GALVESTON, Texas – While examining a well-preserved shipwreck deep in the Gulf of Mexico this week, marine archaeologists made a thrilling discovery – two other sunken vessels that likely went down with it during an early 19th century storm.
Little is known about the ships, including the flag or flags they sailed under and the year they sank about 170 miles southeast of Galveston. They came to rest 4,363 feet, or nearly three-quarters of a mile, below the surface, making them the deepest Gulf or North American shipwrecks to have been systematically investigated by archaeologists, the researchers said.
"What you're going to see and hear I hope will blow your mind. Because it has ours," lead investigator Fritz Hanselmann told reporters at a Thursday news conference in which the team revealed its initial findings.
"We went out with a lot of questions and we returned with even more. The big question we're all asking is: What is the shipwreck? And the answer is we still don't know," said Hanselmann, a researcher from Texas State University in San Marcos' Meadows Center for Water and the Environment.
Empires were falling, Spain was losing its grip, France was selling what it has, Mexico becomes independent, Texas independent, Latin America becomes independent and the U.S. is beginning to make a foothold in the Gulf...So these wrecks are all tied to that, we are sure.
During eight days of exploration that ended Wednesday, the scientists used remote-controlled machines to recover more than 60 artifacts from the initial shipwreck site, including musket parts, ceramic cups and dishes, liquor bottles, clothing and even a toothbrush. The artifacts, including china from Britain, ceramics from Mexico and at least one musket from Canada, will help researchers determine the ships' histories, Hanselmann said.
"Nationalities, cultures, all collide in these shipwrecks. We hope to return in the future next year with more work," he said.
Although they weren't allowed to retrieve artifacts from the two new sites under the terms of their agreement to examine the initial one, the researchers took thousands of photos and closely examined the wreckage of all three ships, which came to rest within five miles of one another.
Two of the ships were carrying similar items, and researchers believe they may have been privateers, or armed ships that governments would hire, Hanselmann said. The third vessel was loaded with hides and large bricks of tallow, suggesting that it may have been a prize seized by the privateers.
The artifacts are headed for preservation work at a Texas A&M University research facility.
"For now, there's lot of conjecture, lots of hypotheses," said Jim Delgado, the director of the Maritime Heritage Program for the National Oceanic and Atmospheric Administration. "We may have answered some questions, but we have a large number of new questions. But that's archaeology."
Delgado said the ships likely went down during the first two decades of the 1800s, which was a time of great upheaval in the Gulf region and in the New World, in general.
"Empires were falling, Spain was losing its grip, France was selling what it has, Mexico becomes independent, Texas independent, Latin America becomes independent and the U.S. is beginning to make a foothold in the Gulf," he said. "So these wrecks are all tied to that, we are sure."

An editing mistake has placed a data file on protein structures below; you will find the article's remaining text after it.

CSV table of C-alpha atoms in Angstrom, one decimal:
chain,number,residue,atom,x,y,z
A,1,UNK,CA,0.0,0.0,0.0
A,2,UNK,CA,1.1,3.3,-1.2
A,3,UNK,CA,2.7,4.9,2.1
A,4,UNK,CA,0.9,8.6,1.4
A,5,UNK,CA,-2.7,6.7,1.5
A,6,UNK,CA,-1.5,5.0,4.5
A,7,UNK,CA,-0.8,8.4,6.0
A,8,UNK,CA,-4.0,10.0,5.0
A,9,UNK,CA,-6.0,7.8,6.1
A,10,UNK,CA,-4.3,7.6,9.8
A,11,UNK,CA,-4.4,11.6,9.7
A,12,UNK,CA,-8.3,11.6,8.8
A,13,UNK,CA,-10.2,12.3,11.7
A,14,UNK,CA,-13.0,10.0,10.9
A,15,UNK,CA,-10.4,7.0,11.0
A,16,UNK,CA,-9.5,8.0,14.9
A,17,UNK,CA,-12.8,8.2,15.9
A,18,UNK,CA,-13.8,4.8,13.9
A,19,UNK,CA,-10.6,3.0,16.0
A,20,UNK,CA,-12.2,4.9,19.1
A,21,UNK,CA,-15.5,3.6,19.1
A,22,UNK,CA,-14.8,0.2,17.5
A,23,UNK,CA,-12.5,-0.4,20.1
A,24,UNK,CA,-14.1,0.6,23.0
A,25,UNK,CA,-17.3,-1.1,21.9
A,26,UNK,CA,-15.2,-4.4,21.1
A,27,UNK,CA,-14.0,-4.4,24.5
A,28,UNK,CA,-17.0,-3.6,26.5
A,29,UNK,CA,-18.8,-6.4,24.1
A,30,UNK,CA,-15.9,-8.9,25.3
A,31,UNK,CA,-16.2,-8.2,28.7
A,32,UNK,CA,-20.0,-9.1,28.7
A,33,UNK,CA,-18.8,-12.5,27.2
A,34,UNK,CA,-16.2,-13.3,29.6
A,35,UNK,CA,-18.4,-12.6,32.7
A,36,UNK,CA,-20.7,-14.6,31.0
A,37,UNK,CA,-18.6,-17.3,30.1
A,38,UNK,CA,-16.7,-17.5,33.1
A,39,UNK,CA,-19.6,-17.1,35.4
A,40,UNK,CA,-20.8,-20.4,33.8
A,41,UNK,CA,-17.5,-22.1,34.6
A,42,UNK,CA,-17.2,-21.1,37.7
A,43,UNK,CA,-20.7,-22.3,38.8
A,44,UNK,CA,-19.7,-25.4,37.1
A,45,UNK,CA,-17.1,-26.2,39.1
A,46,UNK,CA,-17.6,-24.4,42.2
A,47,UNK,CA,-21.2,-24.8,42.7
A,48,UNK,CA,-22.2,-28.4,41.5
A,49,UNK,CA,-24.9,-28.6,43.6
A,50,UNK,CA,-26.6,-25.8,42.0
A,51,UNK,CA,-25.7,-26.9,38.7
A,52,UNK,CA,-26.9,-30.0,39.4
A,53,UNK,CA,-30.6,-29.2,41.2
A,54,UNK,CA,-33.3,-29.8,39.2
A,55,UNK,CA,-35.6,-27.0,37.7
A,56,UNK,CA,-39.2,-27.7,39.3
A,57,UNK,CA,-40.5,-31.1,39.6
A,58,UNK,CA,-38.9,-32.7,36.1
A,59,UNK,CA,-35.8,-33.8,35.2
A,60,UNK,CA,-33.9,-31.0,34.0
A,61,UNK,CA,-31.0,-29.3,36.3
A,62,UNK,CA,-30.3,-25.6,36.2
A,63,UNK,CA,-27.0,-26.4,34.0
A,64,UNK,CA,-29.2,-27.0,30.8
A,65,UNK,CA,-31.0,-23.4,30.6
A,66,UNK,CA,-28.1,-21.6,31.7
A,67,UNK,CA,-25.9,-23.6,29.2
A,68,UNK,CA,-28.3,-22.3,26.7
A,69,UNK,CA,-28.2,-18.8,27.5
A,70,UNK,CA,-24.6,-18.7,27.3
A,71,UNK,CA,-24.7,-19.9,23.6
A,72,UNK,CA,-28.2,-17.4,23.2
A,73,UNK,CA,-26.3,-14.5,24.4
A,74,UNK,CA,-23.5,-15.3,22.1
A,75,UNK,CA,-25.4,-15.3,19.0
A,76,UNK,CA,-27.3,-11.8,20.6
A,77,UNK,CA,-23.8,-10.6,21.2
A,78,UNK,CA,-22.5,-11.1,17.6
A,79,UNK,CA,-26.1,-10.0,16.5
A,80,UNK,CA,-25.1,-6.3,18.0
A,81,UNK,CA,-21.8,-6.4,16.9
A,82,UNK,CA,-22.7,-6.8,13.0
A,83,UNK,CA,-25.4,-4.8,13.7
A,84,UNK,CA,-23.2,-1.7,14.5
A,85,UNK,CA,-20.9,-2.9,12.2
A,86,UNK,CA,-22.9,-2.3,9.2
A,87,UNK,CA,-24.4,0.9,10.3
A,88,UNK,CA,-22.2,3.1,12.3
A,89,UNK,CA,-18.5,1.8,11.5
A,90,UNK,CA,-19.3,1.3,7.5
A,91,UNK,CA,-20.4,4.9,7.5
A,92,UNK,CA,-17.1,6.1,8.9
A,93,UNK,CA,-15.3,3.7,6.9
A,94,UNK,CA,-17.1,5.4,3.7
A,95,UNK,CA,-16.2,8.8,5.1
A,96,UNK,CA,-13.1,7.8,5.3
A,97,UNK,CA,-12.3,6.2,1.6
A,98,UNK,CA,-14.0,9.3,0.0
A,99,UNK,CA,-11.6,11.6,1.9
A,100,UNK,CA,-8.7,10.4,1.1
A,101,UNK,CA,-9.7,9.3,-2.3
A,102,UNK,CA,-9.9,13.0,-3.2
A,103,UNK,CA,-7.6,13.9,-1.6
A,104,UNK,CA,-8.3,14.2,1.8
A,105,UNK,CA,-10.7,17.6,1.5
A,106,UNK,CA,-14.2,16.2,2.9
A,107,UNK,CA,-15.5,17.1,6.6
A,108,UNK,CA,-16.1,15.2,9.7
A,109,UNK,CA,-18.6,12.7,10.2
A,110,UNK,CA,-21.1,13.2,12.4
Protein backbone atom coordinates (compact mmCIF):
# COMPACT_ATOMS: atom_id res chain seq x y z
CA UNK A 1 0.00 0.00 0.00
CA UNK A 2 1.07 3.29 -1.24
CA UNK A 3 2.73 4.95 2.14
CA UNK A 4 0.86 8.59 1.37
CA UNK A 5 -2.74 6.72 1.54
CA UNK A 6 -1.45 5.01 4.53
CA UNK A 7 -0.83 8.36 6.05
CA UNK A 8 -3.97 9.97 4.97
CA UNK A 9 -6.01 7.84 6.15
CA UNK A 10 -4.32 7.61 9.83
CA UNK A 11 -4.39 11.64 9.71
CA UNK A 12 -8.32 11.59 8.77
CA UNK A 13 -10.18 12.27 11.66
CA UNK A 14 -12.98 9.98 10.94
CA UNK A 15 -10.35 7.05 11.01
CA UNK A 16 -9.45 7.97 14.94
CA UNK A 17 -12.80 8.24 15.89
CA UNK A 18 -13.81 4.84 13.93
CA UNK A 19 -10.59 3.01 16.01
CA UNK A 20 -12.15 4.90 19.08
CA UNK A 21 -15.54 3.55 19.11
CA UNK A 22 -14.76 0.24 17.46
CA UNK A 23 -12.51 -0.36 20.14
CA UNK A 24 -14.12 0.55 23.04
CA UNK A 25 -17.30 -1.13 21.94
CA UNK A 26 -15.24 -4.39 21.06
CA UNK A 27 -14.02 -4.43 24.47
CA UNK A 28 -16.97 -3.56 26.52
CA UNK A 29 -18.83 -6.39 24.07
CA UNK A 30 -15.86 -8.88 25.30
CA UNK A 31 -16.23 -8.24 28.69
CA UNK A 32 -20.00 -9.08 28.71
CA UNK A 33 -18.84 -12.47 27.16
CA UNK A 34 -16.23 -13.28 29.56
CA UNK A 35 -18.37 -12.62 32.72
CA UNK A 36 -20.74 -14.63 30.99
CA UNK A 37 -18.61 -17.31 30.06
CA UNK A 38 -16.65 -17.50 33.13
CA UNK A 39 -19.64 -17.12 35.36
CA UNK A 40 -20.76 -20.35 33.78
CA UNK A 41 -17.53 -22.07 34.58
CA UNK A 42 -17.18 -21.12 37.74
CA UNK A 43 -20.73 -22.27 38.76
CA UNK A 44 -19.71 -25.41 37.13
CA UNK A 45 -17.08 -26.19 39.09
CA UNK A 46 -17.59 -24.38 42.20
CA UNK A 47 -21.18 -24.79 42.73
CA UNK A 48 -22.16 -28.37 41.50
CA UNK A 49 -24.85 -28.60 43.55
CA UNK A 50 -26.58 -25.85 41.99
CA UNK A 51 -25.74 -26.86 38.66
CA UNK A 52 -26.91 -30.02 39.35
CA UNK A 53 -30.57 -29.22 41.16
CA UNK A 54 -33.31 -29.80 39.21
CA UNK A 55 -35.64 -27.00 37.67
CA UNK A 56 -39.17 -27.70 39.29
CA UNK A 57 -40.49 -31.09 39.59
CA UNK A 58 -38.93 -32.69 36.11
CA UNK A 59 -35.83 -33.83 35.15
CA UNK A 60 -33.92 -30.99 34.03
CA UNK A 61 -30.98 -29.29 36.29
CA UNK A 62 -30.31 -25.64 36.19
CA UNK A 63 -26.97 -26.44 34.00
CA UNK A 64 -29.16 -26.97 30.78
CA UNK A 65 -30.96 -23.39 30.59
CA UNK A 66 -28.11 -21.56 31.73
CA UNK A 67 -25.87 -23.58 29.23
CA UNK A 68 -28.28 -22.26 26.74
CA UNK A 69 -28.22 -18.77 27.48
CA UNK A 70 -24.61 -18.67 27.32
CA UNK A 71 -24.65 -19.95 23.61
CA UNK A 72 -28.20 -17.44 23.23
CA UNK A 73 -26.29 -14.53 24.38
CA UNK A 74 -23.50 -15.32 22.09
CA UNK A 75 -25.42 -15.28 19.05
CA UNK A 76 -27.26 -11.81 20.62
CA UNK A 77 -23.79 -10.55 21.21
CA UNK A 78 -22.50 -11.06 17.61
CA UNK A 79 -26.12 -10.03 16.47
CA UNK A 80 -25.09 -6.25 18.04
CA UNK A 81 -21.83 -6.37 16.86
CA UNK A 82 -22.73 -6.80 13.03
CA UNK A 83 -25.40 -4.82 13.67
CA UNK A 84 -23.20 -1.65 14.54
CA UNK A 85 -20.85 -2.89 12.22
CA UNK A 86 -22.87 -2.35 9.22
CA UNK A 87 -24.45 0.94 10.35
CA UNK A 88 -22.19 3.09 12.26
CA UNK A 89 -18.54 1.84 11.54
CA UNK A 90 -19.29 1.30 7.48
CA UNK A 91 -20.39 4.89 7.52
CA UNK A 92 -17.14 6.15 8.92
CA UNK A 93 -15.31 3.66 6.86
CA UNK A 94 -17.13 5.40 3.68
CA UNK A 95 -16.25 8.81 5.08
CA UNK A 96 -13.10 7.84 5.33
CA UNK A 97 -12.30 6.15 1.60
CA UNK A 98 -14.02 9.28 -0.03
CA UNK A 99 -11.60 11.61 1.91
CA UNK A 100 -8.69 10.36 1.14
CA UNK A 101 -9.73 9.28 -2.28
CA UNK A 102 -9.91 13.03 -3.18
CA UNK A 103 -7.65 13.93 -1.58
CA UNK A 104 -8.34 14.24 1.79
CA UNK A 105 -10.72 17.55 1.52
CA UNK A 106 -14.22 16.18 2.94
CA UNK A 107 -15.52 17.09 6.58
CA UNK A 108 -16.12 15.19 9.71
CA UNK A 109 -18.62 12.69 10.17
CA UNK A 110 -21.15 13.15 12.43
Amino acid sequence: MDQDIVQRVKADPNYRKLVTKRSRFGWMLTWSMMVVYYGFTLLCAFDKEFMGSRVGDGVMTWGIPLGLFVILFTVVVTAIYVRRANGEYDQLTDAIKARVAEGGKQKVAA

It's likely each ship was carrying 50 to 60 men and that none of them survived. Among the wreckage were telescopes and other navigational tools that survivors likely wouldn't have left behind if they could have helped it, the researchers said.
Delgado said the ship the team set out to examine was armed with six cannons and may have had two masts. Undersea images show the outline of a copper-clad, 84-foot-long by 26-foot-wide wooden hull.
A Shell Oil Co. survey crew notified federal Interior Department officials in 2011 that its sonar had detected something resembling a shipwreck. It also detected some other material.
"Like a medical ultrasound, interpreting can be difficult," said Jack Irion, of the federal Bureau of Ocean Energy Management. "This case is the same way. You can't tell if it's an historic shipwreck or just a pile of stuff."
A year later, a National Oceanic and Atmospheric Administration vessel examining seafloor habitat and naturally occurring gas seepage used a remote-controlled vehicle to briefly examine the wreck. Besides determining the ship's dimensions, the examination showed it to be undisturbed and likely from the early 19th century.
That ship has been dubbed the "Monterrey Shipwreck," adopting the name Shell had proposed for its development site.
Researchers have examined several other historically significant Gulf shipwrecks in recent years.
In 1995, after a more than decade-long hunt, Texas Historical Commission archaeologists found one of famed French explorer La Salle's vessels in a coastal bay between Galveston and Corpus Christi. The remains of the LaBelle, which went down in a storm in 1686, have been recovered and are undergoing an unusual freeze-drying treatment at Texas A&M. The ship is to be reconstructed next year and become a centerpiece of the Bob Bullock Texas State History Museum in Austin.
Earlier this year, researchers used special 3-D imagery to map the remains of the USS Hatteras, which was the only U.S. Navy ship sunk in the Gulf of Mexico in combat during the Civil War. The 210-foot iron-hulled ship went down in 1863 about 20 miles off the Galveston coast during a run-in with a Confederate raiding vessel. Researchers believe that heavy storms in recent years shifted the sea floor sand and exposed the wreckage, which rests 57 feet below the surface.
Based on reporting by The Associated Press.